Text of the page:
By default, if you just write sbt [taskKey] in the console, the task specified will run on the same JVM as the sbt. I’ve started looking into how to increase the size of this JVM. While researching, I came across Forking in sbt and I realized that if I wanted to change the memory settings in the main build.sbt I would have to look into Forking. I wanted to avoid my colleagues having to enter sbt -mem 2048 check every time they wanted to run the tests. (Have I mentioned that I’m lazy? :D)

Here’s what I found, again, in sbt’s documentation:

User Code 
Given the above, when can user code be run with the run and console actions?
The user code cannot rely on shutdown hooks and at least one of the following situations must apply for user code to run in the same JVM:
User code creates no threads.
User code creates a GUI and no other threads.
The program ends when user-created threads terminate on their own.
System.exit is used to end the program and user-created threads terminate when interrupted.
No deserialization is done, or the deserialization code ensures that the right class loader is used, as in or
The requirements on threading and shutdown hooks are required because the JVM does not actually shut down. So, shutdown hooks cannot be run and threads are not terminated unless they stop when interrupted. If these requirements are not met, code must run in a forked jvm.

Well, we definitely create threads, which are not GUI threads… Due to the usage of AsyncAppender we also can’t necessarily ensure that when the program ends all other treads do the same. So actually running our tests and the main code as forked is a good idea as it turned out… :) A little bit of Google led me to these settings based on a Stackoverflow question:

fork in ThisBuild := true
javaOptions in ThisBuild += "-Xms2048m"
javaOptions in ThisBuild += "-Xmx2048m"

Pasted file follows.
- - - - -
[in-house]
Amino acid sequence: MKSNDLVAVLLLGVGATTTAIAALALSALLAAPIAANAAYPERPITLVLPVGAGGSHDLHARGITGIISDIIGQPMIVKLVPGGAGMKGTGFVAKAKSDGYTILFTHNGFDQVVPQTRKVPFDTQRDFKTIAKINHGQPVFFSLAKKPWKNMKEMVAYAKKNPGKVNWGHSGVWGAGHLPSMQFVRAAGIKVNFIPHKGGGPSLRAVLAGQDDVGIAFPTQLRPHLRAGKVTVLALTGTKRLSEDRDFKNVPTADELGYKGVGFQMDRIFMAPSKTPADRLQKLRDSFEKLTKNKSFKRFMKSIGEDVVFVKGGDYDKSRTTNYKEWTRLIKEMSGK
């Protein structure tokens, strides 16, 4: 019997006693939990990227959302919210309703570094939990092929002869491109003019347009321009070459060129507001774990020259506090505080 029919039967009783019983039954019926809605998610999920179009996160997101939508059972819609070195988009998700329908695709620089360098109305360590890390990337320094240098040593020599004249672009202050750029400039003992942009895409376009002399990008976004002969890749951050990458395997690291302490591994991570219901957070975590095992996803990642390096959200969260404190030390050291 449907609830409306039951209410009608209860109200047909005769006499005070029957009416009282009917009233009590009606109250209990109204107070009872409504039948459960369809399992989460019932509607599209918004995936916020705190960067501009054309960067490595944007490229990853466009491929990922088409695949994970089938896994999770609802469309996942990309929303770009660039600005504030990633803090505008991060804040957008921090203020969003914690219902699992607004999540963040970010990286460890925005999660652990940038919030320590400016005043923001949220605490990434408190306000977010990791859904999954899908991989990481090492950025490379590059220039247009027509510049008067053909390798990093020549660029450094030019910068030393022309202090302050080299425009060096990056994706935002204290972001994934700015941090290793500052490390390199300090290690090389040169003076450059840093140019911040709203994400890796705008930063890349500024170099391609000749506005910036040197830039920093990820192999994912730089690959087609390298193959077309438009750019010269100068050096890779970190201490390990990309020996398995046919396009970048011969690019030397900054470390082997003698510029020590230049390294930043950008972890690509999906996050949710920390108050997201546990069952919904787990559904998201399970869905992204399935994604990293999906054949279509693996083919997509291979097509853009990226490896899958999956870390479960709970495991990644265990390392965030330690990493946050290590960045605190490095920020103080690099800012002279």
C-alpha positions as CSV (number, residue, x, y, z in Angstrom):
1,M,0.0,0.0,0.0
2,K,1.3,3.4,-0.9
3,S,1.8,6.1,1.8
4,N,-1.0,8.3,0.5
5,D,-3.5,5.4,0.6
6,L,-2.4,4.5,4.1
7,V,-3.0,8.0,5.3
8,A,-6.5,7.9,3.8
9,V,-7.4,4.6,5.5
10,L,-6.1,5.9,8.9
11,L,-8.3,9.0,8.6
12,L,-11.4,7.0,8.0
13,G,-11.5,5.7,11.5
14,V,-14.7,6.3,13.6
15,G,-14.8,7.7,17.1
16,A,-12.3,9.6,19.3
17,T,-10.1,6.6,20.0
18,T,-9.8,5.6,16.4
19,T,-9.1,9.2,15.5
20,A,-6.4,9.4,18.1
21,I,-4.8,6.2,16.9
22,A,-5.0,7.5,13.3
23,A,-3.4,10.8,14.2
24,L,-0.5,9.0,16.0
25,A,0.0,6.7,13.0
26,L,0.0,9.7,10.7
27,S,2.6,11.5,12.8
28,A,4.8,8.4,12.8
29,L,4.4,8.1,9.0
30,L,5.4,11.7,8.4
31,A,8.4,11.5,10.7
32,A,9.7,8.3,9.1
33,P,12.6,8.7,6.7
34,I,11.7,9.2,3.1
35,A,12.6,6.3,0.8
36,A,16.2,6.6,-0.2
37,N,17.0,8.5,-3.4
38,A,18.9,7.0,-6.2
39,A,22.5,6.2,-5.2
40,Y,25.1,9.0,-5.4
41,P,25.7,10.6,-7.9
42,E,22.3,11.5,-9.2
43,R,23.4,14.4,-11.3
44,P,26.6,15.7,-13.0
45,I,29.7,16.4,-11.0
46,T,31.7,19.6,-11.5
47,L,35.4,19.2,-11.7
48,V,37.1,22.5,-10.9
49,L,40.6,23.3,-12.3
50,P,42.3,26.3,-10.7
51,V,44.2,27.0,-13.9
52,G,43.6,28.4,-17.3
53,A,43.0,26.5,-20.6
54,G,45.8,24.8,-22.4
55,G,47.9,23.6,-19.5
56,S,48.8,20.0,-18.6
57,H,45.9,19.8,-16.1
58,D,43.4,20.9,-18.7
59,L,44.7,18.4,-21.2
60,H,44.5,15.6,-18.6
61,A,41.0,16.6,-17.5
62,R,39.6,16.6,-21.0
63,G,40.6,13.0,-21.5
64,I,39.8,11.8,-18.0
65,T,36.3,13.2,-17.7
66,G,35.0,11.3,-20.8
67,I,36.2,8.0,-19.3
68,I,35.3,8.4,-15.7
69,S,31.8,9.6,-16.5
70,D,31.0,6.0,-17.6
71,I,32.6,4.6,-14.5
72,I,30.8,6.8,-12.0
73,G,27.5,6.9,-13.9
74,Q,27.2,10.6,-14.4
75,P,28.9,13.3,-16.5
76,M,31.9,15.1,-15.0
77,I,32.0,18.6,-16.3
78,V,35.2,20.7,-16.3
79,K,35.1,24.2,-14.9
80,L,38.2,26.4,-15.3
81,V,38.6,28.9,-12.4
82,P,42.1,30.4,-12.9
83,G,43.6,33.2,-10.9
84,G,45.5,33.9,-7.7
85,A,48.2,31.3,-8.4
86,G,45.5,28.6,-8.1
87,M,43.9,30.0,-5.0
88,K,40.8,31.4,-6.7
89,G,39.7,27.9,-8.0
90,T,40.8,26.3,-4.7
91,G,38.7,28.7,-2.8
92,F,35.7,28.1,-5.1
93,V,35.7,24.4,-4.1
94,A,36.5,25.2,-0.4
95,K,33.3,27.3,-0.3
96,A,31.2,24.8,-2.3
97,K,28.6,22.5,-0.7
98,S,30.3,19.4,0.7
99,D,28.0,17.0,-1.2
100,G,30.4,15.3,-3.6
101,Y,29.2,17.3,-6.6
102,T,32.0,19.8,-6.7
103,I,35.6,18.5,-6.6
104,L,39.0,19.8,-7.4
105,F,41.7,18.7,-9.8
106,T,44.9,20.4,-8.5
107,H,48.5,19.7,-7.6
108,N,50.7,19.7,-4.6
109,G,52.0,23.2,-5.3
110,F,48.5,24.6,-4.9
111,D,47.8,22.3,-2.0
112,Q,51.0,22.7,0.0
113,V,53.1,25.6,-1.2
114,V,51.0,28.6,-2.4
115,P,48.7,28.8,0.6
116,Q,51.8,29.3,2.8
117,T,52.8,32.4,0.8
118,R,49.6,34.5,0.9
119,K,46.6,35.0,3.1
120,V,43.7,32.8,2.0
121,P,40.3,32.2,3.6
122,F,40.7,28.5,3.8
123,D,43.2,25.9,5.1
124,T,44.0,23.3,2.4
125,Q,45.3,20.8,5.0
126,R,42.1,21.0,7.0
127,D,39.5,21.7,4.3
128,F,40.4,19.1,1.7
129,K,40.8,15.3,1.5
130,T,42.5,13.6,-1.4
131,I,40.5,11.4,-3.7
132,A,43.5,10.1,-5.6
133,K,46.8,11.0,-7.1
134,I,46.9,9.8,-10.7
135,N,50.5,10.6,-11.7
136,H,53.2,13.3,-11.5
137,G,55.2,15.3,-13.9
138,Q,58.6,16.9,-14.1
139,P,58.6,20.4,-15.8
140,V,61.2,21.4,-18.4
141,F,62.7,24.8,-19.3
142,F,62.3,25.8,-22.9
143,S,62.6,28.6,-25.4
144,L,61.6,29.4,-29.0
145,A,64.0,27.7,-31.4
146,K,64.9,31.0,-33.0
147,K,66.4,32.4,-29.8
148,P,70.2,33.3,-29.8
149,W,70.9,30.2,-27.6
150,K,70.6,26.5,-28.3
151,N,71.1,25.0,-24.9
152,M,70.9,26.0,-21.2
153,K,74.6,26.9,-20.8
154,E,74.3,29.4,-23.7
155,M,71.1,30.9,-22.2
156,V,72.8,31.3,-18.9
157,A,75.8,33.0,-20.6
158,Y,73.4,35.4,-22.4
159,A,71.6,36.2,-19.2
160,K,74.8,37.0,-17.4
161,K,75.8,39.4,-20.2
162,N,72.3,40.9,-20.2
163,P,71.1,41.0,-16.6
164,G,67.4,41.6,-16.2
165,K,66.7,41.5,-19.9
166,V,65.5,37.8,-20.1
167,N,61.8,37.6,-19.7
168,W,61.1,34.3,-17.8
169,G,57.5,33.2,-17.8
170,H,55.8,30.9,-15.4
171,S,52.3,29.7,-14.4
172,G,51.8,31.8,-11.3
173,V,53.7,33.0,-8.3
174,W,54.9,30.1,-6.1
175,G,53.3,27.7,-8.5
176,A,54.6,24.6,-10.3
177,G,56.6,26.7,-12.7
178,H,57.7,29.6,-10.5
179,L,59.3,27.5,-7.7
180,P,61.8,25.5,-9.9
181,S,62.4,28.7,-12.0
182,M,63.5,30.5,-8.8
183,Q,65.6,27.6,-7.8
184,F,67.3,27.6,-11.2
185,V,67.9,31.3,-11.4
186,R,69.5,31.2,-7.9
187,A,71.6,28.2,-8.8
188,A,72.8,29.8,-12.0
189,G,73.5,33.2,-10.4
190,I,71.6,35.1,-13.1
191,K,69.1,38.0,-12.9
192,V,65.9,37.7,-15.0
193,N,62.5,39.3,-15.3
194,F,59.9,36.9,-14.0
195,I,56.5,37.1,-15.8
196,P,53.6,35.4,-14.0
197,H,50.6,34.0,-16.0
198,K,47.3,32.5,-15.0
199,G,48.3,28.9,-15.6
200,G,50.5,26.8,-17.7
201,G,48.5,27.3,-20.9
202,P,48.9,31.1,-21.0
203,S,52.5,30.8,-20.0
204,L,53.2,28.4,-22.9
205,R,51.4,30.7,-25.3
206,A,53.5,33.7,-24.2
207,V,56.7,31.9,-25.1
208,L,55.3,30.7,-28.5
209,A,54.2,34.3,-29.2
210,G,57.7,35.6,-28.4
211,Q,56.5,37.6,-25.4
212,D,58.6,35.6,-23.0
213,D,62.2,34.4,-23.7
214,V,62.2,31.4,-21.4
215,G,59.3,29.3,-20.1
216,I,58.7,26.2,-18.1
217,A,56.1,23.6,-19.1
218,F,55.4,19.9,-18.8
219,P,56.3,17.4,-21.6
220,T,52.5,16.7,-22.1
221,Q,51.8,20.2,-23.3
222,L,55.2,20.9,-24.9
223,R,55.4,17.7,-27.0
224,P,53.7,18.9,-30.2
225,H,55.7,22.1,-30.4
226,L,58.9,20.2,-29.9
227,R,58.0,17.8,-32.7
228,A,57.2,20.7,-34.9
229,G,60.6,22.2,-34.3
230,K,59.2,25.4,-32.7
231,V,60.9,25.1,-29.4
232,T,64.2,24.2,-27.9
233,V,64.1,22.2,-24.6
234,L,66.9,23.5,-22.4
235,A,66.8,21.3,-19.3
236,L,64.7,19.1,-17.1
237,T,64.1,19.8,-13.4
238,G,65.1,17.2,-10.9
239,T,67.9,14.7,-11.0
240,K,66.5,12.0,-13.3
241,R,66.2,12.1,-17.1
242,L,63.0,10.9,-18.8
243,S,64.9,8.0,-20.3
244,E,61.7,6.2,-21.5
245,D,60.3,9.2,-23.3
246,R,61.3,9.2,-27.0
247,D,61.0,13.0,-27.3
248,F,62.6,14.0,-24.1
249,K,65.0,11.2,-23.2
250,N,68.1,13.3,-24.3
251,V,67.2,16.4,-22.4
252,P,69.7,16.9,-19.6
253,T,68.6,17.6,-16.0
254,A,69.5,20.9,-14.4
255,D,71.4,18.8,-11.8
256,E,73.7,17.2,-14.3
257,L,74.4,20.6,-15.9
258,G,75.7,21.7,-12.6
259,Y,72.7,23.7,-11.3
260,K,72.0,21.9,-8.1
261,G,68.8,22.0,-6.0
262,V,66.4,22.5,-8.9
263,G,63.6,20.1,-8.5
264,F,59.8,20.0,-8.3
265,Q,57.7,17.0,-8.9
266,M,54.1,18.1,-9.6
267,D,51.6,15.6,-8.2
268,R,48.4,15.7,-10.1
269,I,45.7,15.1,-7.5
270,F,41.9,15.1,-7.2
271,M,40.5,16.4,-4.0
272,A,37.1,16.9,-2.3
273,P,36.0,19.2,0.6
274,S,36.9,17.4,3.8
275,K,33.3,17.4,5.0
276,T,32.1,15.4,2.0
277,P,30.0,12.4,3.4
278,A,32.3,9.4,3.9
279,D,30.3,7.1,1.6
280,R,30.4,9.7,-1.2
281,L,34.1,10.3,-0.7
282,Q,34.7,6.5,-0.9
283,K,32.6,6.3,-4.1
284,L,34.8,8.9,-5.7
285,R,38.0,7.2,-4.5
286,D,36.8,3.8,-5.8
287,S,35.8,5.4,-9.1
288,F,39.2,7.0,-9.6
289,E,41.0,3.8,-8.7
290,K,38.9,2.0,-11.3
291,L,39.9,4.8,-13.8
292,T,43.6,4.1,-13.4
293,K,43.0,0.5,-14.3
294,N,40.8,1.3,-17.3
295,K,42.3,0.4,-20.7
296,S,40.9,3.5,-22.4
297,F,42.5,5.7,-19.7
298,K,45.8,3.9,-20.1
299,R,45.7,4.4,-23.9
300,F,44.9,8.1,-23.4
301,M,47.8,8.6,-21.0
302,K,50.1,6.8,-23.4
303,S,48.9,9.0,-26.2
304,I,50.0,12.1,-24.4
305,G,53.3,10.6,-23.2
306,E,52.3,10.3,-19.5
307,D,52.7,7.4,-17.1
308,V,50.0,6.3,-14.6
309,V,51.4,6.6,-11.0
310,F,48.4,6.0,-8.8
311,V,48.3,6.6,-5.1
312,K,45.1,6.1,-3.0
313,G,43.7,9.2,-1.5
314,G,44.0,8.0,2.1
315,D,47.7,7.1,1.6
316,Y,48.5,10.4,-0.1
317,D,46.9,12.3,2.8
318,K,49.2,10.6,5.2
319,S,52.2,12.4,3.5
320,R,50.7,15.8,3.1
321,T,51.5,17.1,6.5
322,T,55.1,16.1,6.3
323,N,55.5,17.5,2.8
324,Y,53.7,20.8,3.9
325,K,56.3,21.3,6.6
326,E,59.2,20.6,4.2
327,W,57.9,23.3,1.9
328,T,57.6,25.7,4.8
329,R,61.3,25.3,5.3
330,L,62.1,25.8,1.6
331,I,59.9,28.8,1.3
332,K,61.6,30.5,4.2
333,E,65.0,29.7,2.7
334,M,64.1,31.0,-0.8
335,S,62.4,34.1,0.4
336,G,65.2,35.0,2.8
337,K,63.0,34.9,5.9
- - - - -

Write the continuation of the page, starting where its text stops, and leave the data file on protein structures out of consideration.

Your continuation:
javaOptions in ThisBuild += "-XX:ReservedCodeCacheSize=256m"
javaOptions in ThisBuild += "-XX:MaxMetaspaceSize=512m"
testForkedParallel in ThisBuild := true

We enable forking for the whole project (doesn’t matter if it’s test or run task) and provide increased memory settings to these JVMs. One drawback is that according to -again- the sbt documentation’s Testing page if you fork your tests, then By default, tests executed in a forked JVM are executed sequentially. Well, I’d like to run them in parallel, but luckily thanks to the setting in the last line, they can run in parallel now. :)



Overall, this adventure on the memory lake seemed pretty daunting. I’m happy that I found a solution to our issues! Most of these could have been avoided if we read the documentations carefully. Even though they are pretty boring sometimes, it’s better to spend a few extra minutes going through them thoroughly, than having your colleague resolve a memory leak for a few hours! :) I hope you enjoyed this little story and if you get into a similar situation, it will help you overcome it. If you have any questions about the lake or about my Googling tips, give it a go in the comment section!

See you soon again!